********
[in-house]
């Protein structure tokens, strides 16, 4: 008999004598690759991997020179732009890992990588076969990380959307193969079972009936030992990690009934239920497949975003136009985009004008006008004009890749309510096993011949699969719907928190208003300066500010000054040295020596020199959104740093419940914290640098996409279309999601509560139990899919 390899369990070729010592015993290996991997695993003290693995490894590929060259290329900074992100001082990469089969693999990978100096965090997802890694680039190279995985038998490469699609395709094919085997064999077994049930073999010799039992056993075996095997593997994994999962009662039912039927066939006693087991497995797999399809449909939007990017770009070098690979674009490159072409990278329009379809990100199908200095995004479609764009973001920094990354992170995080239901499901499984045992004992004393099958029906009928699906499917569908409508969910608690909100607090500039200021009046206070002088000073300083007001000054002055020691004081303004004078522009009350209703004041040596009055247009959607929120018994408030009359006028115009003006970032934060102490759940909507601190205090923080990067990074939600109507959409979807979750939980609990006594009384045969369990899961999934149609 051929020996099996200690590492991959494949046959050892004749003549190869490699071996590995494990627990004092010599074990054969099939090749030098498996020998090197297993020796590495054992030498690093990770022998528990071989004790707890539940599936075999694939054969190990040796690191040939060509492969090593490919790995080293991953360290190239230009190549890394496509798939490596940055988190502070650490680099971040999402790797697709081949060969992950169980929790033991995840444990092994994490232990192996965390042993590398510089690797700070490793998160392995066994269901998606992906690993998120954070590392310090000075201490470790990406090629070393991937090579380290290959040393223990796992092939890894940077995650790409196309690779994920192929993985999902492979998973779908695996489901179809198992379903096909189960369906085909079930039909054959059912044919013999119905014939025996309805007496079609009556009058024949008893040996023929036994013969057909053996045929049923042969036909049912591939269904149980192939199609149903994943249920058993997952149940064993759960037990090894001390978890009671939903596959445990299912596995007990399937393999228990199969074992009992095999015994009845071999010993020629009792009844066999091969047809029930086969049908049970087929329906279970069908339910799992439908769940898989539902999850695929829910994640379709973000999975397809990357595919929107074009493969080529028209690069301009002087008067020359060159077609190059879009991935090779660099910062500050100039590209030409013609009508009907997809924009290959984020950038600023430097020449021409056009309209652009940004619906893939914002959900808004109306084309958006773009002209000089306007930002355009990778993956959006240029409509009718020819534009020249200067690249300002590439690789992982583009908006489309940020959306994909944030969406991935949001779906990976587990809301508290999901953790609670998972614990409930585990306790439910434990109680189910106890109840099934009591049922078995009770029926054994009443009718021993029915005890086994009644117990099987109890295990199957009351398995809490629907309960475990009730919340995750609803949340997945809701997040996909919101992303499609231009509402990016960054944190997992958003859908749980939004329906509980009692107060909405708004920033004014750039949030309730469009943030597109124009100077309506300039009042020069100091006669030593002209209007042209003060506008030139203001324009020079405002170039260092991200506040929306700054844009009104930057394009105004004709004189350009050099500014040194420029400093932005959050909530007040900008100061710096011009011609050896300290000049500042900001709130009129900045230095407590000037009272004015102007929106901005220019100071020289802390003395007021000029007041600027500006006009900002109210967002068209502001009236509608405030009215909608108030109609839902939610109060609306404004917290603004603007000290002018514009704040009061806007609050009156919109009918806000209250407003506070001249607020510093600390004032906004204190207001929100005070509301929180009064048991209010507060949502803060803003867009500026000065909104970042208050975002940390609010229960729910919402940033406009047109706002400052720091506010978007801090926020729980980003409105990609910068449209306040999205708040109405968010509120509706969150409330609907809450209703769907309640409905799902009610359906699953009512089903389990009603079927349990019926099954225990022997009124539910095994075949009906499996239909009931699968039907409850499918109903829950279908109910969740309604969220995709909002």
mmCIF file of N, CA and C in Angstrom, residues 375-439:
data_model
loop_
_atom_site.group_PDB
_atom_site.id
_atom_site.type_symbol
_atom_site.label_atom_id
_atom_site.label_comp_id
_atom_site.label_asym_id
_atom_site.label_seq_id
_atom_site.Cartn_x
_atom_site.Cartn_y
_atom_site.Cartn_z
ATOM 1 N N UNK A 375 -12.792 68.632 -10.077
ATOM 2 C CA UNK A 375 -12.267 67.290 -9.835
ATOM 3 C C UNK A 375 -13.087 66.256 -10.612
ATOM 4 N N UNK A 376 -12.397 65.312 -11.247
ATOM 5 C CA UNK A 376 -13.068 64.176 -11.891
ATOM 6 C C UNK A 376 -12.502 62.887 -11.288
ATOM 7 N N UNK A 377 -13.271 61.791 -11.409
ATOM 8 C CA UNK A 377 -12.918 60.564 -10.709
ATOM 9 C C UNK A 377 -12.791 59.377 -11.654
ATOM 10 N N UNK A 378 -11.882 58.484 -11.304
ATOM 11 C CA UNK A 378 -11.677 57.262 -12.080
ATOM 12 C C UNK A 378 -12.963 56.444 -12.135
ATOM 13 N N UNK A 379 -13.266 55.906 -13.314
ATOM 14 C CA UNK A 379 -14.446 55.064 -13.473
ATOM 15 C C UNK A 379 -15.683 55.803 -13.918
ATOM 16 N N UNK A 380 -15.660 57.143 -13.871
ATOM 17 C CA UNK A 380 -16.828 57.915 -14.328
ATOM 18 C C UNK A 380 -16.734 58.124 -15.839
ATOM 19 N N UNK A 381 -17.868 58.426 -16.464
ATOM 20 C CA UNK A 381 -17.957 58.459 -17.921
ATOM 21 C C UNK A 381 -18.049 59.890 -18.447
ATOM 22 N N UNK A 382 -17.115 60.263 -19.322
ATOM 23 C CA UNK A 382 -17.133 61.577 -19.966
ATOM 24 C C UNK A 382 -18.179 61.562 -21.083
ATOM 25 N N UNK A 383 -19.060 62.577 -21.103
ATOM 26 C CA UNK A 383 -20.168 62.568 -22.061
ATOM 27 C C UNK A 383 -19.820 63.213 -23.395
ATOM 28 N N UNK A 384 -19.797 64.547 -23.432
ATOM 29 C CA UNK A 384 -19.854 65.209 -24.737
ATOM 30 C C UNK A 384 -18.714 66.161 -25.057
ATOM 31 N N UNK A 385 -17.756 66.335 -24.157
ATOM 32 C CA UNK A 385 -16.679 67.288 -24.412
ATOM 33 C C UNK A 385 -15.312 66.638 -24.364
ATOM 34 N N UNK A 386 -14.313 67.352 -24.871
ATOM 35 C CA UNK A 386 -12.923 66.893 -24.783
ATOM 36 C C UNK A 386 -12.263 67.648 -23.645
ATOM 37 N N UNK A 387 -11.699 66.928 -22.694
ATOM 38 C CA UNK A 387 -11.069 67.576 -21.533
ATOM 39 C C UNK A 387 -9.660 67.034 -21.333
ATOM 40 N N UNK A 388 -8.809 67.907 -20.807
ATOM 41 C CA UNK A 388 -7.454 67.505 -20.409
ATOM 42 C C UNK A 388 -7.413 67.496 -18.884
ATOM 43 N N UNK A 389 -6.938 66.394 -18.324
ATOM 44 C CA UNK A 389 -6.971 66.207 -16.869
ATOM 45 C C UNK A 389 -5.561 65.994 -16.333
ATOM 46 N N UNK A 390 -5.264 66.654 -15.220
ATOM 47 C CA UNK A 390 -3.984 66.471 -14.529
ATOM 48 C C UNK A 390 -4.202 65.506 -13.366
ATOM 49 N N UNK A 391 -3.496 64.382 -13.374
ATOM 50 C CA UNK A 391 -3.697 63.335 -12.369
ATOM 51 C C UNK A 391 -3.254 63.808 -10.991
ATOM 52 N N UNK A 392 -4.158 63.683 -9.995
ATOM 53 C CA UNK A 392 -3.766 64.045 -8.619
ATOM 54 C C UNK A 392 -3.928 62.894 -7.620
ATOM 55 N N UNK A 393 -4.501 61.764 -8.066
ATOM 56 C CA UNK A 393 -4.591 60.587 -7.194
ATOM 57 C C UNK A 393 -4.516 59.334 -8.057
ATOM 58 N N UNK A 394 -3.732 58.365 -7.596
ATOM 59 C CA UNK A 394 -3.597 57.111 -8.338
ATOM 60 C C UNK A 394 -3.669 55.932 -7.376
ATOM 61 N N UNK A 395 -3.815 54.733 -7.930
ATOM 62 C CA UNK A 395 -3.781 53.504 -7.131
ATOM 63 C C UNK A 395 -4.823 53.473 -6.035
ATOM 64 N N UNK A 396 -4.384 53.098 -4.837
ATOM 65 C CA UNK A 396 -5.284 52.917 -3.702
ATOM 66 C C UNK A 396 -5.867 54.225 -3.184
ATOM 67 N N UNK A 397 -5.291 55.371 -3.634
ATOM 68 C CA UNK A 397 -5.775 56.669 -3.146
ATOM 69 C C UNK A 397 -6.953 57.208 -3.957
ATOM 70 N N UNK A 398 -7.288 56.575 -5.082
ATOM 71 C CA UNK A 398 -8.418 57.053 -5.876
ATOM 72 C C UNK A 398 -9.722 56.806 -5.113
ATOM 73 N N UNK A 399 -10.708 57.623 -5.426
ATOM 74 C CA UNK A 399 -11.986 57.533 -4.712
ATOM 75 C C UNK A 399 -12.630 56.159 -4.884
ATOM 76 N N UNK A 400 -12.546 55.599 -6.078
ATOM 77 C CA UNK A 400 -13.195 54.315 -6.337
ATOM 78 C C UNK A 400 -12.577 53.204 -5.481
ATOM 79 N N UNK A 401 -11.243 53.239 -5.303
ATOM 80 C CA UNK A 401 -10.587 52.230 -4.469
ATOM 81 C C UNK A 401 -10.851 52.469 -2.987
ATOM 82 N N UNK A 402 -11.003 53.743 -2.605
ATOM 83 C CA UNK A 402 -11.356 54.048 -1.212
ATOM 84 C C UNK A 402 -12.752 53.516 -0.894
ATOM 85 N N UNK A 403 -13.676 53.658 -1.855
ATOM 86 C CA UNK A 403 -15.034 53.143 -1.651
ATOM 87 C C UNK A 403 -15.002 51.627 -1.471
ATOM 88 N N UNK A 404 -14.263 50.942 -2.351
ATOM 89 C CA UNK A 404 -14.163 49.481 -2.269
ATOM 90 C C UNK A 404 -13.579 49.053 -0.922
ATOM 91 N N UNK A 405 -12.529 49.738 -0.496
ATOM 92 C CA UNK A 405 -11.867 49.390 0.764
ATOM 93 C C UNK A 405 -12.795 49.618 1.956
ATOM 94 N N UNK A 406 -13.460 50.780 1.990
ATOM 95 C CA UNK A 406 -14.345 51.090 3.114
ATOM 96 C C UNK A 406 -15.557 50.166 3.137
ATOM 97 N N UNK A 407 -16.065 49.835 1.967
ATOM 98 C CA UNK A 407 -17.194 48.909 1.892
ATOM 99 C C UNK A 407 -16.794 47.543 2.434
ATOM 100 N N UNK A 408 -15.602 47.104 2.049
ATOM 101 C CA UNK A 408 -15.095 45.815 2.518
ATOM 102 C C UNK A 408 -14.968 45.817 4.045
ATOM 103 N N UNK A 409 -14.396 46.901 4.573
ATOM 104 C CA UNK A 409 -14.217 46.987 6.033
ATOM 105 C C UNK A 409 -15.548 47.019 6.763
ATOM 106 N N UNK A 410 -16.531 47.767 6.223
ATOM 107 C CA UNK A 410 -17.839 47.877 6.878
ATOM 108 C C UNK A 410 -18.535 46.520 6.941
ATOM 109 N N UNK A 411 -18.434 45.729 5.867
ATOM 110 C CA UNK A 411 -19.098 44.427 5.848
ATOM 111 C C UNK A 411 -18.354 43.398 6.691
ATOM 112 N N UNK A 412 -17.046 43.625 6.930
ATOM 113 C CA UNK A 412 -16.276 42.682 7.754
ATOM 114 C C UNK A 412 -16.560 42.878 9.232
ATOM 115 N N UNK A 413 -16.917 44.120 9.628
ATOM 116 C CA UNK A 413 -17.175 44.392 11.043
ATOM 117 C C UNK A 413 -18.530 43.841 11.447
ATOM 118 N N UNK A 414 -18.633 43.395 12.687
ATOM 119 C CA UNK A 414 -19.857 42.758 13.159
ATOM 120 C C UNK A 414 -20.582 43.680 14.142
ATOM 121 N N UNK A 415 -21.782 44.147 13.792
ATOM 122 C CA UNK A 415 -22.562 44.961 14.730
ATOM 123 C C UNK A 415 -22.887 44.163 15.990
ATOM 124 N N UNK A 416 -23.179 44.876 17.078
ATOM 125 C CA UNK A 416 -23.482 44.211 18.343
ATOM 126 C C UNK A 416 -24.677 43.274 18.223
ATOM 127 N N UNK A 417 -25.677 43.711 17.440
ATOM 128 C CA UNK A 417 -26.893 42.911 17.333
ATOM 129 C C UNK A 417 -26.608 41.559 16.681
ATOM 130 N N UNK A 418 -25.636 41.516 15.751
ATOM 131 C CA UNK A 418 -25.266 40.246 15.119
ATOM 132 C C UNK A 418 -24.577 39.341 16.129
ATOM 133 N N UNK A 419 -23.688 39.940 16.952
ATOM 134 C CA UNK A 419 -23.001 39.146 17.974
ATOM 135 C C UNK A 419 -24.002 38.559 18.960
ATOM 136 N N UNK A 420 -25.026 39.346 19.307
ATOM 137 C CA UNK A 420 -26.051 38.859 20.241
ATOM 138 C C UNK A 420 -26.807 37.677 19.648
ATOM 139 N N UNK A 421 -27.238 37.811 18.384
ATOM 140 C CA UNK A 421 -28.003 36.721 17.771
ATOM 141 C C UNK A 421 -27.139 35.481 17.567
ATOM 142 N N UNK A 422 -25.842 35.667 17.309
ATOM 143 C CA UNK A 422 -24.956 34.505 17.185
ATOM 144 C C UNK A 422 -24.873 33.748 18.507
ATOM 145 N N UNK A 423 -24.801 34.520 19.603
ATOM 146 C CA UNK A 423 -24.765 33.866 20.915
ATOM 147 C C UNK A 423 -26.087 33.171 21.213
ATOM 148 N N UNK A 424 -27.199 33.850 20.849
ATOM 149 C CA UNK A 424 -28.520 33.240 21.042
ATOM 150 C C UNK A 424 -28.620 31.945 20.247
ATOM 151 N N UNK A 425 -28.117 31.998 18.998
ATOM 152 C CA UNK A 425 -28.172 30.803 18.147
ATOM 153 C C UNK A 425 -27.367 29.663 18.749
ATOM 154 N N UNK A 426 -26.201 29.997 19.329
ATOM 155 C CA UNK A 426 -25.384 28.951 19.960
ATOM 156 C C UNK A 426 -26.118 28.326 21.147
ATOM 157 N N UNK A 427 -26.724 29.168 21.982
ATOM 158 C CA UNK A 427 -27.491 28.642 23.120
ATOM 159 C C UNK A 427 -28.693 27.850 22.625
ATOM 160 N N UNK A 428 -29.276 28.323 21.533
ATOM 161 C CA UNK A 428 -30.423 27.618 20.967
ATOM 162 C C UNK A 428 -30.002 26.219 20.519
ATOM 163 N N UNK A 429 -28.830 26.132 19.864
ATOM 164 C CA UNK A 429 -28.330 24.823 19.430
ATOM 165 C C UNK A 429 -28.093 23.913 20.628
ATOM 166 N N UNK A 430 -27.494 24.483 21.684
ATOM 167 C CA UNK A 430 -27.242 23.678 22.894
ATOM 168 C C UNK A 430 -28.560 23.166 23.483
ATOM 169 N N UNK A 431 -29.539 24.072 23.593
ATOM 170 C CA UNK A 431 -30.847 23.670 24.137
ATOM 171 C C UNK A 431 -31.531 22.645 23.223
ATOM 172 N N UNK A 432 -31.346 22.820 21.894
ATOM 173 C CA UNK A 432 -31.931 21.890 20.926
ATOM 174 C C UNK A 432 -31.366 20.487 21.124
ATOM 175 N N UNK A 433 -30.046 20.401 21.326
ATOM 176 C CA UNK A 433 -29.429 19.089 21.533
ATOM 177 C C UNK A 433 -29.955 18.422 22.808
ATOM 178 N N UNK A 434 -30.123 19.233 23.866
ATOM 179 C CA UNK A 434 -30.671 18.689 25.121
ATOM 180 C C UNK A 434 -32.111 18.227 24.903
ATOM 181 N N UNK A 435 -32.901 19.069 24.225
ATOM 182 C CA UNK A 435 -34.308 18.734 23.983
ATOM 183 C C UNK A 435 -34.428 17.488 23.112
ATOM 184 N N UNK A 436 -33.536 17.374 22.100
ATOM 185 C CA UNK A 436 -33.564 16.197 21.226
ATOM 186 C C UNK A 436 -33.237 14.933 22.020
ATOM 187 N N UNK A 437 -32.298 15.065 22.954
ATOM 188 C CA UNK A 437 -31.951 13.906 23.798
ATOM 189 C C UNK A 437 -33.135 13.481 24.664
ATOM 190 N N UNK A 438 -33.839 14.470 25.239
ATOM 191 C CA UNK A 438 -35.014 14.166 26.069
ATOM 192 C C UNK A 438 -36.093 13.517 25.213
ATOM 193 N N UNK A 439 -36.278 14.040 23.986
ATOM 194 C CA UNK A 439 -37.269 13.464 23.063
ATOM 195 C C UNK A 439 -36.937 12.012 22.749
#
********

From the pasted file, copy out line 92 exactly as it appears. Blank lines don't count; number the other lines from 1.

ATOM 77 C CA UNK A 400 -13.195 54.315 -6.337